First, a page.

Marco Bellocchio

"Steadily productive, but fascinatingly erratic, Marco Bellocchio couples a Buñuelian scorn for bourgeois ritual with a Wiseman-like attraction to monolithic institutions and belief systems ready for the wrecking ball… Bellocchio has, in the course of some twenty movies, dynamited small-town and socialist politics, Jesuit education (In the Name of the Father, 1971), the army and the Vatican." - Jessica Winter (The Rough Guide to Film, 2007)

Marco Bellocchio

Director / Screenwriter / Producer
(1939- ) Born November 9, Piacenza, Emilia-Romagna, Italy

Key Production Countries: Italy, France
Key Genres: Drama, Biopic, Political Drama, Family Drama, Psychological Drama, Comedy Drama
Key Collaborators: Francesca Calvelli (Editor), Pier Giorgio Bellocchio (Leading Character Actor), Bruno Cariello (Character Actor), Gianni Schicchi (Character Actor), Nicola Piovani (Composer), Marco Dentici (Production Designer), Daniele Ciprì (Cinematographer), Fausto Russo Alesi (Leading Character Actor), Roberto Herlitzka (Leading Character Actor), Carlo Crivelli (Composer), Lou Castel (Leading Actor), Michel Piccoli (Leading Actor)

"Young, deeply political film maker who studied at the Centro Sperimentale in Rome and has remarkable economy of expression, comparable in some ways to the approach of the French nouveau roman." - Georges Sadoul (Dictionary of Film Makers, 1972)
"Little known outside his native country, Marco Bellocchio has been a mainstay of Italian cinema for the past 50 years, albeit a most singular and elusive one… Bellocchio’s filmography has been closely intertwined with the complexities of the past 50 years of Italian history. From teenage angst to youth rebellion, from religious institutions to political subversion, his films have delved deeply into the social, political and, most prominently, intimate contradictions of an almost schizophrenic nation during very turbulent times. But Bellocchio, notwithstanding his variations on style and political orientation, has seldom tried to find solutions to his films and always insisted on their fertile discrepancies." - Celluloid Liberation Front (IndieWire, 2014)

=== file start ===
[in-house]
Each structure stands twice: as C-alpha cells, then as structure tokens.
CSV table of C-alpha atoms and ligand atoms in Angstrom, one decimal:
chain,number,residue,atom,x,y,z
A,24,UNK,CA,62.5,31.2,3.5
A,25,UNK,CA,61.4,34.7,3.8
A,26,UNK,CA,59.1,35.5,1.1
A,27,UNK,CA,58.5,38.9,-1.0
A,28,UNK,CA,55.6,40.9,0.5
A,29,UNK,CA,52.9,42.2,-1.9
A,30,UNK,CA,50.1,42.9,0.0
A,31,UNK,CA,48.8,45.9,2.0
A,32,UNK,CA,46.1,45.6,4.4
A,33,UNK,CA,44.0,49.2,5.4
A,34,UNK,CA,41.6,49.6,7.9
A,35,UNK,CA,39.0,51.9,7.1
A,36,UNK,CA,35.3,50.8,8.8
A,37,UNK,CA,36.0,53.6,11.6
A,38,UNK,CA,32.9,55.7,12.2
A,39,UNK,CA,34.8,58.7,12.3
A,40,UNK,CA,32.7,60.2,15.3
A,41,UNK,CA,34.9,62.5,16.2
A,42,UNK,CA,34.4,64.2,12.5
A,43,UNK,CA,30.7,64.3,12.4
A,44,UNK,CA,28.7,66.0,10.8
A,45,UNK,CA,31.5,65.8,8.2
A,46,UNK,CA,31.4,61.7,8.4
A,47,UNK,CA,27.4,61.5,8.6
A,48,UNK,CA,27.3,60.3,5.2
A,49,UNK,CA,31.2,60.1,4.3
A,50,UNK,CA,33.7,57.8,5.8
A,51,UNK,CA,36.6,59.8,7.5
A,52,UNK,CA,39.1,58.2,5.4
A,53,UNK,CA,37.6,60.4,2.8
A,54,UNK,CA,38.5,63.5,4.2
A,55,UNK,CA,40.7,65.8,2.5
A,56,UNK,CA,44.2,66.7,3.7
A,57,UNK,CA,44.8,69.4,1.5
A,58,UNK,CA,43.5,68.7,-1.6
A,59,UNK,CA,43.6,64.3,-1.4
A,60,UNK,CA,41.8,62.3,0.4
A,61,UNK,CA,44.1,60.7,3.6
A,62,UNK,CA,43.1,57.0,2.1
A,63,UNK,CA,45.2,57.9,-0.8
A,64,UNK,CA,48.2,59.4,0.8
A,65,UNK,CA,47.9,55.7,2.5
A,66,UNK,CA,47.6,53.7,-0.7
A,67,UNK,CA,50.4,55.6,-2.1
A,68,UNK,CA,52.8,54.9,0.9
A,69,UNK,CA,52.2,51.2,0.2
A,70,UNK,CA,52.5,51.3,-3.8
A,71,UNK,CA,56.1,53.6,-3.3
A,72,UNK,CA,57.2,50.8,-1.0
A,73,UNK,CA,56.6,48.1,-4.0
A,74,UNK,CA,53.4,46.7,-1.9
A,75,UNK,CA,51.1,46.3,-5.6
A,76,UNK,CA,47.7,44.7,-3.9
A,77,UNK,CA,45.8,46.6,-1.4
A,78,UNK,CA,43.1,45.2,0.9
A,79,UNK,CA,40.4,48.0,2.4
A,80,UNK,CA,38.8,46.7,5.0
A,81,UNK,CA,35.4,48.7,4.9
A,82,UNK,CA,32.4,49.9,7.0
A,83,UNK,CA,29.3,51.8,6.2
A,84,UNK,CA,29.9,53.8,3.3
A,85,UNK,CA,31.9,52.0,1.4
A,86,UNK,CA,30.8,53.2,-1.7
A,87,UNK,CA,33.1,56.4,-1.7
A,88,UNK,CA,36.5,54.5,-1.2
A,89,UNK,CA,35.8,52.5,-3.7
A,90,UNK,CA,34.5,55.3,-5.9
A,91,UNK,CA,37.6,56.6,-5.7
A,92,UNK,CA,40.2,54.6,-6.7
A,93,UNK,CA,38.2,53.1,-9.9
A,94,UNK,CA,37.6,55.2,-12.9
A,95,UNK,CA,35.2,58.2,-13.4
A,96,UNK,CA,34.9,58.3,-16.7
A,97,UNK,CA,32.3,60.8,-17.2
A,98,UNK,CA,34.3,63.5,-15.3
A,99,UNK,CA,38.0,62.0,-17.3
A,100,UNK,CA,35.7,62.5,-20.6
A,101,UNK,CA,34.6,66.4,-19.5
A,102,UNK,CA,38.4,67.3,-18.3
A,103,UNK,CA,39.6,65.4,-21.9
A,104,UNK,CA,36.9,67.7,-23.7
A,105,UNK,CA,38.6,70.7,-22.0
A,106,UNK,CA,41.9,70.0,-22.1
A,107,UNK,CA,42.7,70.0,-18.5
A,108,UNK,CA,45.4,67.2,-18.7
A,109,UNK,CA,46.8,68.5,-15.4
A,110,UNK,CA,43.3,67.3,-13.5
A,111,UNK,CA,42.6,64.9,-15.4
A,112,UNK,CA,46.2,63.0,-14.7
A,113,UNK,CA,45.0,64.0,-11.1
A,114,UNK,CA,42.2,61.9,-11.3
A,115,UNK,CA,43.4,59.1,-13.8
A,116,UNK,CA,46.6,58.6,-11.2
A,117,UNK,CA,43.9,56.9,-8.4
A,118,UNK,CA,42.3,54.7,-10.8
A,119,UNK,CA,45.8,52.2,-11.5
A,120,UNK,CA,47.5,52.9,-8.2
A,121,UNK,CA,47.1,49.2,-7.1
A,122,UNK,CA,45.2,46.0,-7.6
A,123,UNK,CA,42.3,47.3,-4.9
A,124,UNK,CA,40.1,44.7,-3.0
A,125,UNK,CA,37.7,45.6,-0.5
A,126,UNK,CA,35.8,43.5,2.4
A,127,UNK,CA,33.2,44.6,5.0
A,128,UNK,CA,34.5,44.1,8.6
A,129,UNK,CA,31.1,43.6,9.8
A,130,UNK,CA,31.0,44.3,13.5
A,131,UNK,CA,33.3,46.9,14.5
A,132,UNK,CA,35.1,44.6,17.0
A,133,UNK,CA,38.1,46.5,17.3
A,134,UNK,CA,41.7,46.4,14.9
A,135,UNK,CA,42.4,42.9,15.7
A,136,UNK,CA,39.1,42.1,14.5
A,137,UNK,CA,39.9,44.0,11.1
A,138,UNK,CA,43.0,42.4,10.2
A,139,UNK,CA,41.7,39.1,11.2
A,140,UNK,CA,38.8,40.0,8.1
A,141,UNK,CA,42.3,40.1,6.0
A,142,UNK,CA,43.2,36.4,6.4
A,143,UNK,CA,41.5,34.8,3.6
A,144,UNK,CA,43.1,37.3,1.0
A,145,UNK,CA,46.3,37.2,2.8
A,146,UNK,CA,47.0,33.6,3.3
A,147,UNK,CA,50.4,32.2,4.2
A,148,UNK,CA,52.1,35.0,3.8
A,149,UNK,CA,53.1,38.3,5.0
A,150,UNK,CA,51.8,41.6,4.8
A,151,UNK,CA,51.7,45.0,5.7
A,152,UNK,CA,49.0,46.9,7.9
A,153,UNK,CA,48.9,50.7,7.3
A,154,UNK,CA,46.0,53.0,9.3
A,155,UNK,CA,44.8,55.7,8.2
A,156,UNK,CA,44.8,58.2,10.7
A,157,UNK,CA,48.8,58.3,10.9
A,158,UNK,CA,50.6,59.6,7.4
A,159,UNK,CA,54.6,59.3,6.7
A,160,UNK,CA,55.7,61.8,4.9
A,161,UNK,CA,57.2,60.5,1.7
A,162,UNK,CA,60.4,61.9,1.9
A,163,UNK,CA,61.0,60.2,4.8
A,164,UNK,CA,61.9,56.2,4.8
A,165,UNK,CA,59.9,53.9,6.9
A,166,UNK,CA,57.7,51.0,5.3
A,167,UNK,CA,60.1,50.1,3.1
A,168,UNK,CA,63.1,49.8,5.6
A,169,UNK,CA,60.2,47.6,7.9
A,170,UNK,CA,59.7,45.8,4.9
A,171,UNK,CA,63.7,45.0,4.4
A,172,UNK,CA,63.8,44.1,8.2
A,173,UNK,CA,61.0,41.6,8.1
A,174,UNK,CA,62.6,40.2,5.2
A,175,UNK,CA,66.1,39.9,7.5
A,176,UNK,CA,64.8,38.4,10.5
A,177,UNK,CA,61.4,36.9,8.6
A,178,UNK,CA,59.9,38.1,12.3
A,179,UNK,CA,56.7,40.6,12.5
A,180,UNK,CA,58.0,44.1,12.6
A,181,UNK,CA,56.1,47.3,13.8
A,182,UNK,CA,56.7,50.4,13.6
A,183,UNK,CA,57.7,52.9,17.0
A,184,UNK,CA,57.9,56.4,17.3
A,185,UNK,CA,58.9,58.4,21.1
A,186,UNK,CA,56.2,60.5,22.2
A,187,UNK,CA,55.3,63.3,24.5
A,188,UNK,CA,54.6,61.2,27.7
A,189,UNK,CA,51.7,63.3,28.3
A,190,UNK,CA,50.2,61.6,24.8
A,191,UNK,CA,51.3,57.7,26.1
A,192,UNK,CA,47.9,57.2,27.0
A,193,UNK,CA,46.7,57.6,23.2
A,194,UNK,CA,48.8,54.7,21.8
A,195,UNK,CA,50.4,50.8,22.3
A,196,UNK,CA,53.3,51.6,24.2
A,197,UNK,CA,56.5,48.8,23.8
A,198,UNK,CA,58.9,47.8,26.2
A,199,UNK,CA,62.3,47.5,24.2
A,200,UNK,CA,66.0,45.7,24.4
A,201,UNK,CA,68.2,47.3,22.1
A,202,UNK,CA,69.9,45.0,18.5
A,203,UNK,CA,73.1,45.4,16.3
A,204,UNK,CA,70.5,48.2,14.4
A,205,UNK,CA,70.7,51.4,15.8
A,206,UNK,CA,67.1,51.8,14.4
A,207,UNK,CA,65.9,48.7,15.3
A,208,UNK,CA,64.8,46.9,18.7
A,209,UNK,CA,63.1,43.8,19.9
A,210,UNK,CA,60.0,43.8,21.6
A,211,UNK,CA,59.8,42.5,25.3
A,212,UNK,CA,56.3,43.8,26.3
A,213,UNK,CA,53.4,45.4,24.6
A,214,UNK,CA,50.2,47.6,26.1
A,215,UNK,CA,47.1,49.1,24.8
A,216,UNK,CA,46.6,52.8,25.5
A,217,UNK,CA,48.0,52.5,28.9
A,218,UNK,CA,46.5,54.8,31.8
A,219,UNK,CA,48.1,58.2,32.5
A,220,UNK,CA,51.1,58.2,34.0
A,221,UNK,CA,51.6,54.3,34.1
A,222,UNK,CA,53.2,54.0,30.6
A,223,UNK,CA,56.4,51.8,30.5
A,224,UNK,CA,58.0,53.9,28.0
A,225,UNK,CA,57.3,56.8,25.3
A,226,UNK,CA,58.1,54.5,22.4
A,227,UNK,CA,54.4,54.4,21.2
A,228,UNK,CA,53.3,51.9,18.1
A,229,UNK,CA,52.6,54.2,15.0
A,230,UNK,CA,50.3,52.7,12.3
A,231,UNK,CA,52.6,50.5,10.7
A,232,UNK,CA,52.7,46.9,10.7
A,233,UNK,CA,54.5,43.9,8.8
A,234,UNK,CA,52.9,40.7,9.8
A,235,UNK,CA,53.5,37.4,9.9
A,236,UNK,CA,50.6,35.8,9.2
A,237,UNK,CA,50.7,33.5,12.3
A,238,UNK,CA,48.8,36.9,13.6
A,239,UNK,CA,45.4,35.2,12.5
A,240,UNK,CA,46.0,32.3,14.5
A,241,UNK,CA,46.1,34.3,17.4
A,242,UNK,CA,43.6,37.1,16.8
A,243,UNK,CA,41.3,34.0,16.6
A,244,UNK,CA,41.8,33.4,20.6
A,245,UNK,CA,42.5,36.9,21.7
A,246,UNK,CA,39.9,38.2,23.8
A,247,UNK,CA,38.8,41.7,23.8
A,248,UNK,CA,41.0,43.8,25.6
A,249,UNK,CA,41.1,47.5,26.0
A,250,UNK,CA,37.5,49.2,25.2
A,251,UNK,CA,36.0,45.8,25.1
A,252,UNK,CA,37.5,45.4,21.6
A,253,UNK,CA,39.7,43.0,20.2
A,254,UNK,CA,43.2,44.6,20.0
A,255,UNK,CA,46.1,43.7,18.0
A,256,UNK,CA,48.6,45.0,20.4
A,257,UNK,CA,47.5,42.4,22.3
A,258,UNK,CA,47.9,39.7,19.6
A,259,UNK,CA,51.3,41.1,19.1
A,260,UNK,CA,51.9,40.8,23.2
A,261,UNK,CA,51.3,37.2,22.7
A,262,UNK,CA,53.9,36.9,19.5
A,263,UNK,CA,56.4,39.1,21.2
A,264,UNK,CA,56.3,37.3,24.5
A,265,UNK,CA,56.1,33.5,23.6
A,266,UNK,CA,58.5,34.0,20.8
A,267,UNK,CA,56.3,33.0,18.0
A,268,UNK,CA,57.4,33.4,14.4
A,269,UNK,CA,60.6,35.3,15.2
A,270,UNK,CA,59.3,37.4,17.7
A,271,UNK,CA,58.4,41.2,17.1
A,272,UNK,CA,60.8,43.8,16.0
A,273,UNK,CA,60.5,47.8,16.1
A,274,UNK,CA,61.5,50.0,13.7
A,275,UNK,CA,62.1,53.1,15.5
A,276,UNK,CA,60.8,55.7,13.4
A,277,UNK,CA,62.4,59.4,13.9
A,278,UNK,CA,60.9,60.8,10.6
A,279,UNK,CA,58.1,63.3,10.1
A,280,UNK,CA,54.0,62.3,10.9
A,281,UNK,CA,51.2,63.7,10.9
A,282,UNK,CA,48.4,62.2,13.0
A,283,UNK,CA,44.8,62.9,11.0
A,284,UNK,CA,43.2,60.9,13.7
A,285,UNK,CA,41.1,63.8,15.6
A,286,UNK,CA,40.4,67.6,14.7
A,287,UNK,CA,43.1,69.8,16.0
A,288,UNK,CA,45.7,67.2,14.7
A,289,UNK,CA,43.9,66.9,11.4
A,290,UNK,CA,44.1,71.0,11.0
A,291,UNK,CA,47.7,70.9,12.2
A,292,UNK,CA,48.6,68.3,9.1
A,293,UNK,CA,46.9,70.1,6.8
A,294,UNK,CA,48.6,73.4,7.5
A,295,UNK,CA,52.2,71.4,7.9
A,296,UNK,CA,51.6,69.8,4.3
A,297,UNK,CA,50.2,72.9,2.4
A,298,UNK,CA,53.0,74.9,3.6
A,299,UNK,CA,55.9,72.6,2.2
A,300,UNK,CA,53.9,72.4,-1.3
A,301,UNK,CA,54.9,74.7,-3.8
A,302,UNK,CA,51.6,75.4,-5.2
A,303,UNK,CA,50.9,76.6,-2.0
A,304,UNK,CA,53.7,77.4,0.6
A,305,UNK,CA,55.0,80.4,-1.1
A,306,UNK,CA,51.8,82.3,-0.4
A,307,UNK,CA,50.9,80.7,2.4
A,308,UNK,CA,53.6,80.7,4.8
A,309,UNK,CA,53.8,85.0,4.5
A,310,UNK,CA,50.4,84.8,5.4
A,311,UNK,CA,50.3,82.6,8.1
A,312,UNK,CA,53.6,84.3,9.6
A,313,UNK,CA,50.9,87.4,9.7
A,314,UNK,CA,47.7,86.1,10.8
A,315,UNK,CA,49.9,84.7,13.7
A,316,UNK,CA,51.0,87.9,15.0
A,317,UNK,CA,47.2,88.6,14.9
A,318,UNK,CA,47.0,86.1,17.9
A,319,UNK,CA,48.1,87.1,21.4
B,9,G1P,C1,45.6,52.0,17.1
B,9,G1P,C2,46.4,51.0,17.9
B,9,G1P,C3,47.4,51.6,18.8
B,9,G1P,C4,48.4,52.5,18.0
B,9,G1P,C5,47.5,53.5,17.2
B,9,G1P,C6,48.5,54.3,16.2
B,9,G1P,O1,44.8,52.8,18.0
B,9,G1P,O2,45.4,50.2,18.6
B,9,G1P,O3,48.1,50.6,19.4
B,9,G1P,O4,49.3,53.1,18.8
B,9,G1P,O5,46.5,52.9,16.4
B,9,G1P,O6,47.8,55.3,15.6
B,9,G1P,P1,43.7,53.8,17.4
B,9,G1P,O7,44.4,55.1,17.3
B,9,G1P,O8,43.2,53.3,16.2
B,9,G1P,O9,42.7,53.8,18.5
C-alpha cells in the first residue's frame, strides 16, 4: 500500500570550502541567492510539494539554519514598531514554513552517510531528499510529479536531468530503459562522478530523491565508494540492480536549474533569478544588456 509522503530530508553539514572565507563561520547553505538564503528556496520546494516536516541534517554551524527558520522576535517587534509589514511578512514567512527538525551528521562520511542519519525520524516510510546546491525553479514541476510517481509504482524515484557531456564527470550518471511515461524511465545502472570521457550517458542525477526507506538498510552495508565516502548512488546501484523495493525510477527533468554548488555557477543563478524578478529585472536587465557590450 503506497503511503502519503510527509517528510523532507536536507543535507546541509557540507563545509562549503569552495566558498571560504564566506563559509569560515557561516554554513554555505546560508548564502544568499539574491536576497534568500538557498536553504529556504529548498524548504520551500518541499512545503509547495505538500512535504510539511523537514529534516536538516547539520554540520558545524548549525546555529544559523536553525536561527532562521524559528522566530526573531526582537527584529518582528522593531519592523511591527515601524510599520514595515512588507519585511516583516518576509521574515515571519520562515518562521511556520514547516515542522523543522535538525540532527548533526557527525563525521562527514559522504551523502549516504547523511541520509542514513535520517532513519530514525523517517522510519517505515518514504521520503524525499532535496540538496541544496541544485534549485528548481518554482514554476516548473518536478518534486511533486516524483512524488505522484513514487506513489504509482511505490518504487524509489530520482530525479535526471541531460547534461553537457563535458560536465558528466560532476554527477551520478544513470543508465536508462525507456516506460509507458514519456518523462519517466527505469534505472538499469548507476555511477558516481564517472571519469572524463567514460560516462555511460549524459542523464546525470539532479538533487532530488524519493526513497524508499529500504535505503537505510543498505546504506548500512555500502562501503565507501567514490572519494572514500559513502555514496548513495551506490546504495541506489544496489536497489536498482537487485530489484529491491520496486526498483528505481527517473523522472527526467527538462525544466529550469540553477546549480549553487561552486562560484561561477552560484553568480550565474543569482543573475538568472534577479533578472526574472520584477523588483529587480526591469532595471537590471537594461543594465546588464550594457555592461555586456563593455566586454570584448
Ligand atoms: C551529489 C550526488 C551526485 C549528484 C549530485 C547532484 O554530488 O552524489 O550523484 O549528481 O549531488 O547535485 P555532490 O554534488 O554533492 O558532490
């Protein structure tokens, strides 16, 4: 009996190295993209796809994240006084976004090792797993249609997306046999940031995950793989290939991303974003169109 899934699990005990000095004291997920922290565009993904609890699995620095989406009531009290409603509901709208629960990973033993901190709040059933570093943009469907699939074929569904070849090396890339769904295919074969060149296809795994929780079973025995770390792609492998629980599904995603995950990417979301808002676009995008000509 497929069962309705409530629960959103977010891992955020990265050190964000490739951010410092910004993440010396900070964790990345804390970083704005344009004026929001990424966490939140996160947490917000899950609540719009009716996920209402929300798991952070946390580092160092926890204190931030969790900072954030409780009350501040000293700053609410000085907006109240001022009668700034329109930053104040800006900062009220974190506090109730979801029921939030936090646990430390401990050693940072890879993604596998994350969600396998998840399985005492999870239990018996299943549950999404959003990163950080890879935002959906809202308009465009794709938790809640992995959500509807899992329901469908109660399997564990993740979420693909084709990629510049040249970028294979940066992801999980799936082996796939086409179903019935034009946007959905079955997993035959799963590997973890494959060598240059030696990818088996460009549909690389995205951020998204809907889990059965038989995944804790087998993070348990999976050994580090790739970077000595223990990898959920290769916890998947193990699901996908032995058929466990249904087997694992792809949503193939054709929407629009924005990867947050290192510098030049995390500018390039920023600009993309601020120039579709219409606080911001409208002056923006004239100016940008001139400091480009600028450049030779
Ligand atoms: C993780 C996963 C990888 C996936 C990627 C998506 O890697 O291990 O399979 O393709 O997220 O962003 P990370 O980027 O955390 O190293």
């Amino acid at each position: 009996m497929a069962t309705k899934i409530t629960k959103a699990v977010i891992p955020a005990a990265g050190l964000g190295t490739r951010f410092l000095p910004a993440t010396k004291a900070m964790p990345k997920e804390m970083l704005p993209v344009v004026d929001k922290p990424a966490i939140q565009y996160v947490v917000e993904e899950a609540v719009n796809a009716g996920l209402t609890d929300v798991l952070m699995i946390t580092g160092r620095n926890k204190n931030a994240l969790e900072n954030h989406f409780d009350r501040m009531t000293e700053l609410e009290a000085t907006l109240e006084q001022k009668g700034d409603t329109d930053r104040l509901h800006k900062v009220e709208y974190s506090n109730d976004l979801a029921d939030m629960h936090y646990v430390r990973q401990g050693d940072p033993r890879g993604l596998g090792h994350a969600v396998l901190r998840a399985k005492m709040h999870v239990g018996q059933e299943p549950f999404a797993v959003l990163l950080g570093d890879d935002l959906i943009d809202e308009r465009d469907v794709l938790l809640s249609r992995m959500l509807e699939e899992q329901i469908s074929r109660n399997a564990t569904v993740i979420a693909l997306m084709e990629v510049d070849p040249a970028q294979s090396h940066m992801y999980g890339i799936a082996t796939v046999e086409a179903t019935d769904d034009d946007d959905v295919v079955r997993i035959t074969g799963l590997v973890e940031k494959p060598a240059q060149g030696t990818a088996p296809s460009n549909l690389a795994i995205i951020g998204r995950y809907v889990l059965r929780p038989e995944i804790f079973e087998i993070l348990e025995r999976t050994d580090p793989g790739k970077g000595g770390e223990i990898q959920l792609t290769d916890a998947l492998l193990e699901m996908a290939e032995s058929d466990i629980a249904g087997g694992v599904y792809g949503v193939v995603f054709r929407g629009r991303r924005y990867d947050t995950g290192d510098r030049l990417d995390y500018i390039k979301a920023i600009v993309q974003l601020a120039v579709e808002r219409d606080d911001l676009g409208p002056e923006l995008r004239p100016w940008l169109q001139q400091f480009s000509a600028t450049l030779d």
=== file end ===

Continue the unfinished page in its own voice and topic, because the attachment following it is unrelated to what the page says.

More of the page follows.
Fists in the Pocket
Fists in the Pocket (1965)
"Following a religious education and upbringing, he made some short films and then emerged suddenly as one of the most forceful directors of the younger generation… Bellocchio's talent is a difficult one (which means he has problems in obtaining commercial backing), but his uncompromising temperament has left its mark on the Italian scene." - John Gillett (The International Encyclopedia of Film, 1972)
"His torrential angry-young-man debut, Fists in the Pocket (1965), has lost little of its sting or its mordant humour in the decades since Bellocchio made it. And if time has witnessed a gradual shift in Bellocchio’s sensibilities, away from the unbridled anarchy of youth and towards something resembling circumspection—as evidenced by the sympathetic portrait of the kidnapped Aldo Moro in Good Morning, Night (2003) and for the sane brother in My Mother’s Smile (2002)—it has dulled none of his innate distrust of church and, state and family." - Scott Foundas (Cinema-Scope, 2009)
"Along with his countryman Bernardo Bertolucci, Bellocchio is a primary example of the first European generation of film-school-educated directors. Often, these directors—perhaps under the influence of la politique des auteurs—tended to exhibit an extreme self- consciousness in their films. While watching a Bellocchio film, one is struck at how little or nothing is left open to interpretation—everything seems achingly precise and intentional. Yet what saves his films from seeming airless or hopelessly 'arty' is that they’re often outrageously funny. The havoc his characters wreak on all those around them is ironically counterpointed to the controlled precision of the direction. There is a kind of mordant delight in discovering just how far Bellocchio’s characters will go in carrying out their eerie intrigues. The sense of shrewd critical intelligence orchestrating comic pandemonium into lucid political analyses is one of the most pleasurable aspects of his cinema." - Richard Peña (International Dictionary of Films and Filmmakers, 2000)
Selected Filmography
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Marco Bellocchio / Fan Club
Filipe Furtado, Nanni Moretti, Adriano Aprà, Ricardo Bedoya, Jean-Philippe Domecq, Armond White, Adrian Danks, Michel Ciment, Michael Sragow, Adrian Martin, Geoff Andrew, Kieron Corless.
The Traitor